Kolkata train’s women vigilantes fight lonely battle against abuse

Lewd comments and gestures, stares and suggestive grins are the daily hazards women aboard Mathrubhumi — the ‘ladies’ only’ train in Kolkata — deal with. Aggressive male travellers barge into the train, sprawl on the seats, block the passages, and smirk merrily at the discomfort of the women passengers. The men are everywhere, except in one bogie. Here Shyamolina Mitra, an employee with Kolkata Police Cooperative Bank, and her ‘women’s army’ are holding the fort, beating back any male attempt to breach their defences.

Last year, Shyamolina and her gang of vigilantes, called Matri Bahini, had hit the headlines for leaving men with bloodied noses and battered egos for trying to board the ladies train. Things had worsened with molestations and harassment being reported daily. Those who protested the thrusts and pinches were threatened even further. When a girl protested, she was surrounded by rogues who took turns in kissing her before they got down, recounts Shyamolina.

She knew she had to do something. “It began a year and half ago. I boarded a and found two men sprawled on the seats. I asked them to get up but they started hurling filthy abuses. They said women should always be under their feet. This enraged me. I started thrashing one of them. Immediately, two more women joined me and beat up the other one. We hauled them off the train and forced other male passengers off as well. They had stood silently as we fought. We swore that we would never allow any male passenger in, except the elderly, ailing and hawkers,” says Shyamolina.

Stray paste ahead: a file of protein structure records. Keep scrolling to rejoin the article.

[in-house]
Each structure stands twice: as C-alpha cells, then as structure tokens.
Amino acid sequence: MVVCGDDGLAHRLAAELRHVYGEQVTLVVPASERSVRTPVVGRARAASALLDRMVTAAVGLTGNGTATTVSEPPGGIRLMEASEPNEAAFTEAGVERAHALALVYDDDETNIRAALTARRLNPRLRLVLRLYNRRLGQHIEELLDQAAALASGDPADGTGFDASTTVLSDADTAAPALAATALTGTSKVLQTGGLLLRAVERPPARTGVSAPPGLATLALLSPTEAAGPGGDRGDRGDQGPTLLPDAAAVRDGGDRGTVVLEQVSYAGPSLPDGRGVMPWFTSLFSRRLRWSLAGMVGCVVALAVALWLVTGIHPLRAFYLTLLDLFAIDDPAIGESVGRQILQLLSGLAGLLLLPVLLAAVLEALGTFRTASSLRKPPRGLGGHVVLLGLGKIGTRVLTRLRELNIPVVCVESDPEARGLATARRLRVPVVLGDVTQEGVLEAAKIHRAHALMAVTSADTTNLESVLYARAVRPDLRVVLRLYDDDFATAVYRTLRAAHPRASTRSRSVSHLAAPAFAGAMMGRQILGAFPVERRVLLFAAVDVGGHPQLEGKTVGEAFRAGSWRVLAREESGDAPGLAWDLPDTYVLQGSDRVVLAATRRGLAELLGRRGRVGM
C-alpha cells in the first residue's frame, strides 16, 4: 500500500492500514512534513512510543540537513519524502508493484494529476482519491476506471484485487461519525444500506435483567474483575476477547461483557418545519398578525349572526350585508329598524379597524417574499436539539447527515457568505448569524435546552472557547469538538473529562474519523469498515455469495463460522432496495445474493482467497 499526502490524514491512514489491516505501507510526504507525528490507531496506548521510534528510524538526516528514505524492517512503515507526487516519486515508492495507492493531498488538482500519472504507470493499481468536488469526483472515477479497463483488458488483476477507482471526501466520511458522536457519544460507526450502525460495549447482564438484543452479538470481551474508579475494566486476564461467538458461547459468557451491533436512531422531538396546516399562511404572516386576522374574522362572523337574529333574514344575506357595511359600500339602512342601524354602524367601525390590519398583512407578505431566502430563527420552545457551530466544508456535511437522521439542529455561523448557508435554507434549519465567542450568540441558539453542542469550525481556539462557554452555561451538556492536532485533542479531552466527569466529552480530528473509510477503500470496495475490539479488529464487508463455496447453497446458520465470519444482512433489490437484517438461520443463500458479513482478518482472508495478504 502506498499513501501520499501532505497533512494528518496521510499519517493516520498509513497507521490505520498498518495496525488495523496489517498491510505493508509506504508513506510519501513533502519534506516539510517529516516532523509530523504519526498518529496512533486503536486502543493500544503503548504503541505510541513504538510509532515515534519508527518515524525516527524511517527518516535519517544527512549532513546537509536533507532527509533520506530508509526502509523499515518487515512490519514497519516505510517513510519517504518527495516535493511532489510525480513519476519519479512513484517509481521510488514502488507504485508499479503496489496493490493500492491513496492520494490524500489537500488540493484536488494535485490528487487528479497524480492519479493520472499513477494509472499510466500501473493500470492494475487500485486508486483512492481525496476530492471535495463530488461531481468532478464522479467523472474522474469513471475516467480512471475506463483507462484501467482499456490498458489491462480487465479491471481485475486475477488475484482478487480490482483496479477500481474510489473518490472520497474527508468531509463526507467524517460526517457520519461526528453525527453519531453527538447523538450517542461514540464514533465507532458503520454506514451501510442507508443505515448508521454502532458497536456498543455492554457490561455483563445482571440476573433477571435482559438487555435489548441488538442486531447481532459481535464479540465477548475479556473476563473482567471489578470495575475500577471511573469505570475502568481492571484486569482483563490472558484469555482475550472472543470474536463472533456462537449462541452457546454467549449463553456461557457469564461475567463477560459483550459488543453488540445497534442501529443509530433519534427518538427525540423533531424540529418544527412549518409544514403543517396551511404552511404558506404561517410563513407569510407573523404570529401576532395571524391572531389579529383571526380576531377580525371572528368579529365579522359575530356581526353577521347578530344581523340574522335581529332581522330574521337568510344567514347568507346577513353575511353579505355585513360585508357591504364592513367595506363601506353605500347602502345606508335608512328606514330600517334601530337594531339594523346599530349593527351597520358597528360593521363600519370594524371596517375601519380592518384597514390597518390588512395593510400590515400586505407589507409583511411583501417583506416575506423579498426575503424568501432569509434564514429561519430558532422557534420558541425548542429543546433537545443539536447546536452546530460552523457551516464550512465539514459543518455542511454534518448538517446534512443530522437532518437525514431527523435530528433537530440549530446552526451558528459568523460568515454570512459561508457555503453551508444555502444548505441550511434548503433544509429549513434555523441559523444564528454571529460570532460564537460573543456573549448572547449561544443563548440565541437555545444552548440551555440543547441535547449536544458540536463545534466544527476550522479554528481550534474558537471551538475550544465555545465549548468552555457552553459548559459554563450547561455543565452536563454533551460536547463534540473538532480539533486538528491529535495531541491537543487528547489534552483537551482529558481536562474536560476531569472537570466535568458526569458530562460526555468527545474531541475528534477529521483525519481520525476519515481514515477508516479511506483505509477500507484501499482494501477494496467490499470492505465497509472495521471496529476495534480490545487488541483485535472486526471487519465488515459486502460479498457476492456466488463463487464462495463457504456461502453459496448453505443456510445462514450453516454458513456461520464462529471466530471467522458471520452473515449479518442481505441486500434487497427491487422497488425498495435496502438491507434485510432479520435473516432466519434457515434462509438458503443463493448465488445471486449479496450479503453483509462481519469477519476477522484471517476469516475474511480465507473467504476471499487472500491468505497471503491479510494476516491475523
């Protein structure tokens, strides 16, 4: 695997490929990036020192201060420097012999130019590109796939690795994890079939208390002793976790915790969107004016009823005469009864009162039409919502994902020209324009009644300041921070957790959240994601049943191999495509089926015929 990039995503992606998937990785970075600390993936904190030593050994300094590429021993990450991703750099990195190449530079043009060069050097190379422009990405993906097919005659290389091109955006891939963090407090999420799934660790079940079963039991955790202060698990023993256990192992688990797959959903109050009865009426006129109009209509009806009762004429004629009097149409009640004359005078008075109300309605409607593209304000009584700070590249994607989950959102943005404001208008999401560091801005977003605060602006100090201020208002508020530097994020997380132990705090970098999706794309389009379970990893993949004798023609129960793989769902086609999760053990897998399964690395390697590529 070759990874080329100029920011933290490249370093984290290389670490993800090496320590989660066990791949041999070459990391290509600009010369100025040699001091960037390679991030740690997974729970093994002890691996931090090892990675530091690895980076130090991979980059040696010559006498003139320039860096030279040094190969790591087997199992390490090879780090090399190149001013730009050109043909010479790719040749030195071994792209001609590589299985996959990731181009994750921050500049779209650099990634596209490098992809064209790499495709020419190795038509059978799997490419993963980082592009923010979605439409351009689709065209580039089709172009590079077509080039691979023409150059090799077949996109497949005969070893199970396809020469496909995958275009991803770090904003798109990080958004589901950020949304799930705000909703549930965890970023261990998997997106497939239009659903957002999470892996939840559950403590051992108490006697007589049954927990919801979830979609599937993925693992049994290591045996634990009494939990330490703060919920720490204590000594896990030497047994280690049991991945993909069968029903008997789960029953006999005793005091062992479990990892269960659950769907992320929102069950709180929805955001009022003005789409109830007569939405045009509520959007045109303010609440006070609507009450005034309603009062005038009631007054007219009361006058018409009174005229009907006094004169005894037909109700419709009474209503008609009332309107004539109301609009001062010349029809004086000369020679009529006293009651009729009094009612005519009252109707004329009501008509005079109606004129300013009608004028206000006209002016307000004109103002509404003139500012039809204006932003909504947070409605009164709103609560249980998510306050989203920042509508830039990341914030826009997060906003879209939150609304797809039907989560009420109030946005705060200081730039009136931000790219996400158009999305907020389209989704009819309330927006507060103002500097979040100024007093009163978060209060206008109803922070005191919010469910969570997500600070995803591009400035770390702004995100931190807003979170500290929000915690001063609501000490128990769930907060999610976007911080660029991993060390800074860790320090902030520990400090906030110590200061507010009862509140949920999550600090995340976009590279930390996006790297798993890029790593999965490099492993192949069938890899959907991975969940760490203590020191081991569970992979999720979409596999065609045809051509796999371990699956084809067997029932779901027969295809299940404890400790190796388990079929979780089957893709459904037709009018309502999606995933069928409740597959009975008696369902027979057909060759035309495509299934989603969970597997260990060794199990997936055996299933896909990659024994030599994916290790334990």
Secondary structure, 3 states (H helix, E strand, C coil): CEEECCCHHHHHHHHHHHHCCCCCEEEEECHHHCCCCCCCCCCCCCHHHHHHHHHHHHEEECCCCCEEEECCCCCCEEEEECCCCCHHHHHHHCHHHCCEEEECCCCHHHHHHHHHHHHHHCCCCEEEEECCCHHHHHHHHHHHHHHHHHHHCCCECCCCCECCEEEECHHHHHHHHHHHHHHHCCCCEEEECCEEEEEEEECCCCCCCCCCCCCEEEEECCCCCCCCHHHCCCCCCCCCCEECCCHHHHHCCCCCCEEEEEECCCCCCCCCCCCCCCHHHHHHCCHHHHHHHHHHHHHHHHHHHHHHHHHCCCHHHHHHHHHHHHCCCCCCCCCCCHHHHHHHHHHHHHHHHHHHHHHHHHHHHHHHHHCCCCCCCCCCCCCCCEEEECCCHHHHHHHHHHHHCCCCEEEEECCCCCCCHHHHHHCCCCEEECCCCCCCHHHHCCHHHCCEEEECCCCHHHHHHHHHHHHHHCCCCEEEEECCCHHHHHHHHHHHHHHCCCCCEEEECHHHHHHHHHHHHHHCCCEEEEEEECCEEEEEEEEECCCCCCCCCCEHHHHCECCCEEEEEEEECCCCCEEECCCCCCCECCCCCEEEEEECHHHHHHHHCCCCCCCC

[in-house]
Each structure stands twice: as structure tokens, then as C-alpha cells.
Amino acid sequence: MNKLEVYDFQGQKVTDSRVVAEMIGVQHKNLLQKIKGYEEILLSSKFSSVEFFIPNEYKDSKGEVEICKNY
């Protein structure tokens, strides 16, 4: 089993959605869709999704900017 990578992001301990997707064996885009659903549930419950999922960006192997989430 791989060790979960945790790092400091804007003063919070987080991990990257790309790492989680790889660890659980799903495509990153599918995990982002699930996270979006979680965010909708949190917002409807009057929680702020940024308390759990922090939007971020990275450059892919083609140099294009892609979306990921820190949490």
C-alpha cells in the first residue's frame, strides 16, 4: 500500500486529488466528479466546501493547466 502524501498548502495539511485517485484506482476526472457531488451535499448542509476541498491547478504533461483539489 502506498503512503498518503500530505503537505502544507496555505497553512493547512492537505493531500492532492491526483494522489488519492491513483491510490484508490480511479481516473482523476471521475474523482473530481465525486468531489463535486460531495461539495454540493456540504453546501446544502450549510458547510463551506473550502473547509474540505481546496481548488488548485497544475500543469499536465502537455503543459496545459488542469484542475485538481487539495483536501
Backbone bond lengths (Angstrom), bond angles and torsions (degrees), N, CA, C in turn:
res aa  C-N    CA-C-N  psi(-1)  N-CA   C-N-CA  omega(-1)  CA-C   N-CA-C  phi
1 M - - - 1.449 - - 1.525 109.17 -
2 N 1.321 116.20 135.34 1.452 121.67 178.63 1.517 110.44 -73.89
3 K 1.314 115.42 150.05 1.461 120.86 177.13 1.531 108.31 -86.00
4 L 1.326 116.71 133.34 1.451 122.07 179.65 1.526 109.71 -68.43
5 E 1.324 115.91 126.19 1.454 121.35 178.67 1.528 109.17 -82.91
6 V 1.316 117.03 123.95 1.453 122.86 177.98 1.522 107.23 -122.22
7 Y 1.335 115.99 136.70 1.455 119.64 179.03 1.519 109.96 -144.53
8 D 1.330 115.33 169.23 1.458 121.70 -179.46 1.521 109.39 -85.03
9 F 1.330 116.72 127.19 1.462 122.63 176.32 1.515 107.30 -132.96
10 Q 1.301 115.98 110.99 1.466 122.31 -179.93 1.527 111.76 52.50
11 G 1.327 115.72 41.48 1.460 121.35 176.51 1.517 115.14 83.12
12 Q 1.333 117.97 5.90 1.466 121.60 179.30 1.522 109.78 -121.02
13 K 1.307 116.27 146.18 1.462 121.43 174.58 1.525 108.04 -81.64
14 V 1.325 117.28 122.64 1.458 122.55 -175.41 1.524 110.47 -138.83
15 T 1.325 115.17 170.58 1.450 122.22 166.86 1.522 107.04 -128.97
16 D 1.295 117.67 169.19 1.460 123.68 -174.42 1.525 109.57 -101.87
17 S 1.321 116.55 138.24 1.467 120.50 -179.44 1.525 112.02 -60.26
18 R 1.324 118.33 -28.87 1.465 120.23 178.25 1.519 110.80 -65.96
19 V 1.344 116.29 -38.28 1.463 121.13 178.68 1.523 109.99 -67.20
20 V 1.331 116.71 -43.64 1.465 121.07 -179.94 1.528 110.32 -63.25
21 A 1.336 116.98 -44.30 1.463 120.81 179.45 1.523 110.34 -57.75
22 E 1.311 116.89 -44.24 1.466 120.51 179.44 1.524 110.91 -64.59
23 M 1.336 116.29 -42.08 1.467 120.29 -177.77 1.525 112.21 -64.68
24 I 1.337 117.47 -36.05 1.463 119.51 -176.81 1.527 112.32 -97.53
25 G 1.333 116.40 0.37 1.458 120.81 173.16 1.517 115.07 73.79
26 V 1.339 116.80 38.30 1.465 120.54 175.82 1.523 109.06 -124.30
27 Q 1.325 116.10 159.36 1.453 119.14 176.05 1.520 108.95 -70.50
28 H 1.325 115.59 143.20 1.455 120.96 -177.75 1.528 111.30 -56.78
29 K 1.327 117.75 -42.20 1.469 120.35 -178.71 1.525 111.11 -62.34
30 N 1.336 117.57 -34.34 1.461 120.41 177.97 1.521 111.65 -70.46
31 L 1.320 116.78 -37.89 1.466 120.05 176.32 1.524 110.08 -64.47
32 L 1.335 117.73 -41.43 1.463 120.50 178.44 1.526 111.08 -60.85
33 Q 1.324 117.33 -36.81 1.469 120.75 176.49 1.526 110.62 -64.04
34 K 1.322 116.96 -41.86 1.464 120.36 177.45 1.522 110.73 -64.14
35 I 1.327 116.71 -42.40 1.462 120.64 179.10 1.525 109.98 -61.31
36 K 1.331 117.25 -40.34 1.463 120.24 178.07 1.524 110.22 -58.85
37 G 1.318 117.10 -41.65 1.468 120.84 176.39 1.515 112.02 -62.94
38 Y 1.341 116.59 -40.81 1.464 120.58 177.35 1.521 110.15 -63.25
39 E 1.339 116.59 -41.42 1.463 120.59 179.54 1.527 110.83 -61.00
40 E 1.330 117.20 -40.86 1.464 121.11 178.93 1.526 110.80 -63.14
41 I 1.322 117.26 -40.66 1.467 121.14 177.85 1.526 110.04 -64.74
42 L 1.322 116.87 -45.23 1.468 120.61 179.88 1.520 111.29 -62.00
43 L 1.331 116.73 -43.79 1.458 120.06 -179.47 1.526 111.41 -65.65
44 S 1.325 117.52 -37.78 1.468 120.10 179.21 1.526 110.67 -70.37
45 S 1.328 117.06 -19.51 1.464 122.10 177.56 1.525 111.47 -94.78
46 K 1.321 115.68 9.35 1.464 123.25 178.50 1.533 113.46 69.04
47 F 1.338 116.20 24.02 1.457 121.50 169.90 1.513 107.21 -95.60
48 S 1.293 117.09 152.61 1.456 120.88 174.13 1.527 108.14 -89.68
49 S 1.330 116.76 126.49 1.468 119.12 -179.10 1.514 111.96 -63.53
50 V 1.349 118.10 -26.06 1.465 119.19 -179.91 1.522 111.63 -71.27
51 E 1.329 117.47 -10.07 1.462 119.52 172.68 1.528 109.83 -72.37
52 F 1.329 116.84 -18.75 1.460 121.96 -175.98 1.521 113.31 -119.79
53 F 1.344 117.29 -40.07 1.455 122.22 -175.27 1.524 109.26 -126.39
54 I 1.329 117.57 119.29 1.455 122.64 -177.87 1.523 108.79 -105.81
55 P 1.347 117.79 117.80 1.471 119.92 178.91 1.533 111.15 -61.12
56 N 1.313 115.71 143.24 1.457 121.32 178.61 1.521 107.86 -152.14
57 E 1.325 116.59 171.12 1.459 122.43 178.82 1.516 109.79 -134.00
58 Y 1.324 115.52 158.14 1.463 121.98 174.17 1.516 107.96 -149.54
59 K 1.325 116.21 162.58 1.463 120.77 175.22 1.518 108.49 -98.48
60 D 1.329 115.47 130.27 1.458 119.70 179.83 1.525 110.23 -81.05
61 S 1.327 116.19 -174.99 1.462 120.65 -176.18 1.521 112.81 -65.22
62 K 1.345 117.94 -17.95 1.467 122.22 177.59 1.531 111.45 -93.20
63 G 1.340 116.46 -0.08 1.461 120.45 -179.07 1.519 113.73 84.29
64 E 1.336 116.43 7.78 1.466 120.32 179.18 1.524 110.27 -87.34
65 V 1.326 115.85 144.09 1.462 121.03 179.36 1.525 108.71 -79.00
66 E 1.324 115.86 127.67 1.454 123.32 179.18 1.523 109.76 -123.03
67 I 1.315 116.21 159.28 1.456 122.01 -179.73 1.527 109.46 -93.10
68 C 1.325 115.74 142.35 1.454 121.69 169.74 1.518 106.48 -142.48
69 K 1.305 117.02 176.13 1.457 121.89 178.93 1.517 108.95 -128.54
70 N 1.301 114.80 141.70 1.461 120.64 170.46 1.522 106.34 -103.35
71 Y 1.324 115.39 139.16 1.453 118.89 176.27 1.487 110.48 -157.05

Her vigilantes have since been threatened with violence and even acid attack, but they remain undeterred. When TOI asked them why they travelled on women-only trains, the men claimed ignorance that it was a ladies’ special. But Susmita Naskar, a team member, said these men were habitual offenders. Unfortunately, with little support from the law or female passengers, Shyamolina appears disheartened. “I am tired of doing so. We thought all lady passengers will join. But they remain meek in their response. So we gave up,” she says.

After a series of complaints from women commuters, a vigilante group was formed. It hit headlines last year for leaving men with bloodied noses for trying to board ladies trains.



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